You know how when you look up a word on Merriam-Webster's website, a little video will start playing on mute in the corner and someone will silently tell you about some obscure word or irregular rule? The purple-haired woman who shows up in those videos is named Kory Stamper, and she's written a super interesting essay about different dialects of American English and their varying levels of prestige.
One day I was telling my mother about the school day when she cut me off. "Can you queet talkin' like deese, because we don't talk like deese? Drives me crazy."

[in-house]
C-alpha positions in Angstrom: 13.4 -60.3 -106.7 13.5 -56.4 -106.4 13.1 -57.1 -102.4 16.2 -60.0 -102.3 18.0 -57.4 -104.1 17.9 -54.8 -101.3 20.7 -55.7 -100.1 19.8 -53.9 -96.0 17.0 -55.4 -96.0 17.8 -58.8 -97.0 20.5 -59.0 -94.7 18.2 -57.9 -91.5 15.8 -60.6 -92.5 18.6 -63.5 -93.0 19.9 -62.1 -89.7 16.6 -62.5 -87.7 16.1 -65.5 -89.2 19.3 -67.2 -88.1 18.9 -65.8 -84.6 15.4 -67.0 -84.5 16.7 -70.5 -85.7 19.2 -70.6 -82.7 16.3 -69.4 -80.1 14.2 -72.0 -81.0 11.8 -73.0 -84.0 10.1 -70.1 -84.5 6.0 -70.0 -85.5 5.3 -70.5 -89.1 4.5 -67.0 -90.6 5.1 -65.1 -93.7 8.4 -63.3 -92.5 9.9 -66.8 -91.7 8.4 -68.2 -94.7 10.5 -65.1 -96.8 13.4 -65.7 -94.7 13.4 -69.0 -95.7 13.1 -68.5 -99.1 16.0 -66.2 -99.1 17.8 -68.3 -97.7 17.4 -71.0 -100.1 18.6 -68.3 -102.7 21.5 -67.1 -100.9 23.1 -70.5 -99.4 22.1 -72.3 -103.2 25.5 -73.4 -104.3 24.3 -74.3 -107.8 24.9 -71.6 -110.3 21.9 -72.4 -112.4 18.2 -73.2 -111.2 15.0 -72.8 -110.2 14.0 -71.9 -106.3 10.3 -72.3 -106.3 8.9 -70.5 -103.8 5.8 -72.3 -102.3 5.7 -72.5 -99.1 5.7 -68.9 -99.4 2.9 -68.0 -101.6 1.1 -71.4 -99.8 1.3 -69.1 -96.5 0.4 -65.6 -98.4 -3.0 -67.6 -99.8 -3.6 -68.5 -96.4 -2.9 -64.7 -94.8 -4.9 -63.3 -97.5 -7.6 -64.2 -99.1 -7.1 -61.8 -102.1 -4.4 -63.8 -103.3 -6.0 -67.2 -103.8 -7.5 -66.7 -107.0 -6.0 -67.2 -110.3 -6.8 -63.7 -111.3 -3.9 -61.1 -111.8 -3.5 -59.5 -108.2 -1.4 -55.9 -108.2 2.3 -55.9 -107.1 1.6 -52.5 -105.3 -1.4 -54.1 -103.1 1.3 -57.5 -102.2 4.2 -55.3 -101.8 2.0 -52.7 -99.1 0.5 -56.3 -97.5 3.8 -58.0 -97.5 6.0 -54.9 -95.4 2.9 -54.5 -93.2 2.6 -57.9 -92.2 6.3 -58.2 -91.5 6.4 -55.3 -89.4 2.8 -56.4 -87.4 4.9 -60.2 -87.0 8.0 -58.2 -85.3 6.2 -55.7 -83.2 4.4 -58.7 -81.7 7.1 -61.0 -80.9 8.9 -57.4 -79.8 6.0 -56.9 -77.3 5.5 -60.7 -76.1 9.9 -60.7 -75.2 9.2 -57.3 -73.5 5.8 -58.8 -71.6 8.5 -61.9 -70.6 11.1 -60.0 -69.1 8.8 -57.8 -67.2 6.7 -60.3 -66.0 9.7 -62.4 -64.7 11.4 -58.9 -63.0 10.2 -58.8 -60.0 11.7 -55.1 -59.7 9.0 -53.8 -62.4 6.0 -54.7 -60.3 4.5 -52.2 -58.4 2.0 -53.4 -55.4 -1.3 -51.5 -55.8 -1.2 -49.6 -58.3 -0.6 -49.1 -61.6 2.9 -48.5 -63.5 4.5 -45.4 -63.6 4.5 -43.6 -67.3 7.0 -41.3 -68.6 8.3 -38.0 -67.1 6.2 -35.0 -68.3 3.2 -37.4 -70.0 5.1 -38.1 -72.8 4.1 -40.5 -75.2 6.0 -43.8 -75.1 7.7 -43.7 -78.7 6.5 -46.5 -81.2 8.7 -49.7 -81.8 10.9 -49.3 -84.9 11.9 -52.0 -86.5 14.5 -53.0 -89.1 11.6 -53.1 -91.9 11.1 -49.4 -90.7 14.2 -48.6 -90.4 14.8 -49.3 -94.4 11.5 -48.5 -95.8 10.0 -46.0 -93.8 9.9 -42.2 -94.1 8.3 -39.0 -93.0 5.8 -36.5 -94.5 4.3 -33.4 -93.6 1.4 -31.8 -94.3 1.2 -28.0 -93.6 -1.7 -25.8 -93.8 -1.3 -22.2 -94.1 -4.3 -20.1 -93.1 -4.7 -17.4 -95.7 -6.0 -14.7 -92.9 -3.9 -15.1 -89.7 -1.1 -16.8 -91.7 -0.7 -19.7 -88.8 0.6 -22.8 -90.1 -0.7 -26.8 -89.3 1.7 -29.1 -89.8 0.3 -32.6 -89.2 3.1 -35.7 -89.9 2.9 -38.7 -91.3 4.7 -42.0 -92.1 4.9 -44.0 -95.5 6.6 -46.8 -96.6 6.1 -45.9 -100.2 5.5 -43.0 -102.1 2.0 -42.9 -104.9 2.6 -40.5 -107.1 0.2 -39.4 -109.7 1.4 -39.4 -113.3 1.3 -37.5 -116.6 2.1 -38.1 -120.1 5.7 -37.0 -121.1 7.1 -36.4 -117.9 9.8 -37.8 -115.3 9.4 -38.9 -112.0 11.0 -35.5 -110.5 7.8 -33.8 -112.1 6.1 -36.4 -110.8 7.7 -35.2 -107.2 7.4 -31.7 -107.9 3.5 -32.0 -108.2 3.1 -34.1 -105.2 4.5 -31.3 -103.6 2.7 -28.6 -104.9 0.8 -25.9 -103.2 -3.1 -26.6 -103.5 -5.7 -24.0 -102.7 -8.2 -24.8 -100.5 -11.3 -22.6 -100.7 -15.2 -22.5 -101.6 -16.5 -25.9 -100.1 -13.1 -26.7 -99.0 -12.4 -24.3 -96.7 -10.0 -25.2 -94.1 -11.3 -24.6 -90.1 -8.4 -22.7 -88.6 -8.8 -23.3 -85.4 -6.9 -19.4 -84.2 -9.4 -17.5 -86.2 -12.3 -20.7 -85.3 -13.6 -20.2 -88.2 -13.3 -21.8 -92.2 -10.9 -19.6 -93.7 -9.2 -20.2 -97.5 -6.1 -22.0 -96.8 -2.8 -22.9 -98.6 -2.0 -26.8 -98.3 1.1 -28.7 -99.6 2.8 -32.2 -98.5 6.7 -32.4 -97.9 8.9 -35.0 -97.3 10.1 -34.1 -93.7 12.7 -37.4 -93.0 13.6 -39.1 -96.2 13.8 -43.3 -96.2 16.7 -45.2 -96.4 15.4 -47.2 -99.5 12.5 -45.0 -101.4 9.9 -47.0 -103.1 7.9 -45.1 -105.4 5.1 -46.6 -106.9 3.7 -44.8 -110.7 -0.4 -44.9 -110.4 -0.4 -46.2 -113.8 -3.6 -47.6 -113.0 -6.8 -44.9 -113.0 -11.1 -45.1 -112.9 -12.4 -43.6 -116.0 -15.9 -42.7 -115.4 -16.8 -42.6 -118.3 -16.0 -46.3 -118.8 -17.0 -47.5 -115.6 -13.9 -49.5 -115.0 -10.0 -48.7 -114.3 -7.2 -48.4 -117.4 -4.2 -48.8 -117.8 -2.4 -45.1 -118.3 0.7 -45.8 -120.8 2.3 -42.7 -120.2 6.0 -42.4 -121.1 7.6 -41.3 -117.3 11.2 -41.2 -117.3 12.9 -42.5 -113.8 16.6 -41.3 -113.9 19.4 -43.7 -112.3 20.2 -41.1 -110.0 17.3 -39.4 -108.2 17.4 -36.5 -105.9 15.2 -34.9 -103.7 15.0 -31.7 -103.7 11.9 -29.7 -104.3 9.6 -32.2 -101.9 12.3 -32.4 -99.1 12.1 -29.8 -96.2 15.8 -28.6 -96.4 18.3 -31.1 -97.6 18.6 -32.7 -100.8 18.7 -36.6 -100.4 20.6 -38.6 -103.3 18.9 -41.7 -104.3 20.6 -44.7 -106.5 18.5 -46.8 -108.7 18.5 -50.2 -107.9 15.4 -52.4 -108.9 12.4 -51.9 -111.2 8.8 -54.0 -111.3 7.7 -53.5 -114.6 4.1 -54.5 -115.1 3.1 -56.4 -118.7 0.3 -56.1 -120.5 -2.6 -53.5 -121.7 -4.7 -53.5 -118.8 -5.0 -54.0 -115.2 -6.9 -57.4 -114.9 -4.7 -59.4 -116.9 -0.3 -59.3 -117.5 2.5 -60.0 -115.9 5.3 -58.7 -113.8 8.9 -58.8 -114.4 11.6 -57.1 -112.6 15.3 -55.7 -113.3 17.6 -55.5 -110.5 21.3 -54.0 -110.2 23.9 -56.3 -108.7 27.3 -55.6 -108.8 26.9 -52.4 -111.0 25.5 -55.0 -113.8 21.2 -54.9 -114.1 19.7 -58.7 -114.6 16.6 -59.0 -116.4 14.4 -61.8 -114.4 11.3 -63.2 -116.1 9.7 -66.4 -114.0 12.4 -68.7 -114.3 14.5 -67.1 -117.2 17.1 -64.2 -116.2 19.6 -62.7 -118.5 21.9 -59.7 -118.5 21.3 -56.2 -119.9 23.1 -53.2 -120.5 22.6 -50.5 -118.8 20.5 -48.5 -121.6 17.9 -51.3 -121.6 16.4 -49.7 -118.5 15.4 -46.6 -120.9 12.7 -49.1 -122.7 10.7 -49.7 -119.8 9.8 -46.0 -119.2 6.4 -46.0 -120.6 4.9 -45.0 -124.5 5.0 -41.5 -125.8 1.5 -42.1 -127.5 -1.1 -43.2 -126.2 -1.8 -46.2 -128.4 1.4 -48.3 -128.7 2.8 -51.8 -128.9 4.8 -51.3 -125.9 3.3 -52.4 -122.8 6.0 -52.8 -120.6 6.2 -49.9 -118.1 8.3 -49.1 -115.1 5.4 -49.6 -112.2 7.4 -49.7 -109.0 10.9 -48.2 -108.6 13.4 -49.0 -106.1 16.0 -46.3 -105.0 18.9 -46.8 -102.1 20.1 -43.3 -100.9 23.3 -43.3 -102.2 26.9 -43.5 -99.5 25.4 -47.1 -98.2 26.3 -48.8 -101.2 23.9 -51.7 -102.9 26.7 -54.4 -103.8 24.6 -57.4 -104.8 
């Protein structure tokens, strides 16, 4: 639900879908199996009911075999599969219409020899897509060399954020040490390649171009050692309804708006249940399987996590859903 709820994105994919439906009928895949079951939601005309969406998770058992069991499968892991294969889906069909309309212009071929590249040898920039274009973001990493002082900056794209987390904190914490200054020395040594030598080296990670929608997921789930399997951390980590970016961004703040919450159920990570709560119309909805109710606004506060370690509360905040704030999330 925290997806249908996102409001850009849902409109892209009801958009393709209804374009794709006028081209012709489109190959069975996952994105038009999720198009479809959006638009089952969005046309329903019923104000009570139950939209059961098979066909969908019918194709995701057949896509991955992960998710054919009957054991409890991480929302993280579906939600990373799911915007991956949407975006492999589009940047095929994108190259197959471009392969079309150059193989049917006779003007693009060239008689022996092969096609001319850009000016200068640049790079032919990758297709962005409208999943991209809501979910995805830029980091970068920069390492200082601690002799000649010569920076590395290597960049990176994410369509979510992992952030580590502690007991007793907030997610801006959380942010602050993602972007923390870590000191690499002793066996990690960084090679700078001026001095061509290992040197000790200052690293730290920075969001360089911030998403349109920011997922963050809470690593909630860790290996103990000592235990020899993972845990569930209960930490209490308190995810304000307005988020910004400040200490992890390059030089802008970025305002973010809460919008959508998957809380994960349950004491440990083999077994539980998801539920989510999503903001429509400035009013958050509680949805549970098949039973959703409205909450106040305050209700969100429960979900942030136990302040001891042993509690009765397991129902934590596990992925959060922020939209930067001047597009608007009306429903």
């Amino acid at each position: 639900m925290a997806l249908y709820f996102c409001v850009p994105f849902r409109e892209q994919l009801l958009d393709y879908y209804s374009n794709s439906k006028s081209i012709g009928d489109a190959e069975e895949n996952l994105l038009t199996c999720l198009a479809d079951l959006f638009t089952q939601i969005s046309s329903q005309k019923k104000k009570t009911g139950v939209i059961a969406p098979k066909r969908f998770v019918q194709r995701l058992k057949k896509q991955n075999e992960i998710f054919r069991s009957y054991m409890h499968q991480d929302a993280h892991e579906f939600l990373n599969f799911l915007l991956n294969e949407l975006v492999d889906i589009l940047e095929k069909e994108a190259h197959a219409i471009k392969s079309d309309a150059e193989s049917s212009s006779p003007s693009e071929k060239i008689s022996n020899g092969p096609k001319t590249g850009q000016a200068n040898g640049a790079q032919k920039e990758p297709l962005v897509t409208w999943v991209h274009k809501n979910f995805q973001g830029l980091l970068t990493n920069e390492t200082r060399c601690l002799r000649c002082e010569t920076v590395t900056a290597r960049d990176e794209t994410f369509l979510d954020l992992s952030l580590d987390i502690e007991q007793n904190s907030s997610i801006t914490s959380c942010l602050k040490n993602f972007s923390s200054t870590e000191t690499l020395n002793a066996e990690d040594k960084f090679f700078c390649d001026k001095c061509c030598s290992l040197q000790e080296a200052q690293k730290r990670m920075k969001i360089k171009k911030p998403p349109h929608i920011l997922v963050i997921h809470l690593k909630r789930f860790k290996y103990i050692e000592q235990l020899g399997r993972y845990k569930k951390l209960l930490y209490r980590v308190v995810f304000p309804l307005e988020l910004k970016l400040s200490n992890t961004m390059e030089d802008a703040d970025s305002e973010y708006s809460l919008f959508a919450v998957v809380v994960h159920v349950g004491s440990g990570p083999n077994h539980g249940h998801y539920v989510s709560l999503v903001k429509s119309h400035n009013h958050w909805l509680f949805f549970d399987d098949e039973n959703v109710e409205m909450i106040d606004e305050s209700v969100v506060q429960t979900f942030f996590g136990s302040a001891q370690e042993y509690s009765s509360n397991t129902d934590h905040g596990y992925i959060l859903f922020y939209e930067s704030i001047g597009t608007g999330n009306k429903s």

I was flummoxed. "I'm just talking," I said.
"You sound Mexican," she said, "and you're not. If you're not careful, your friends are going to think that you're making fun of them." It was my first introduction to sociolinguistics and the politics of dialect.
It never fails to fascinate me that we speak so many different versions of English despite the homogenizing effect of mass media. I've long been intrigued with Pennsylvania's "The car needs washed" construction, but I'd never even heard of the "I'm done my homework" construction Stamper mentions. And of course I'll never stop missing "y'all" and "might could" since I moved away from Texas, though it's nice to be back in "hella" country.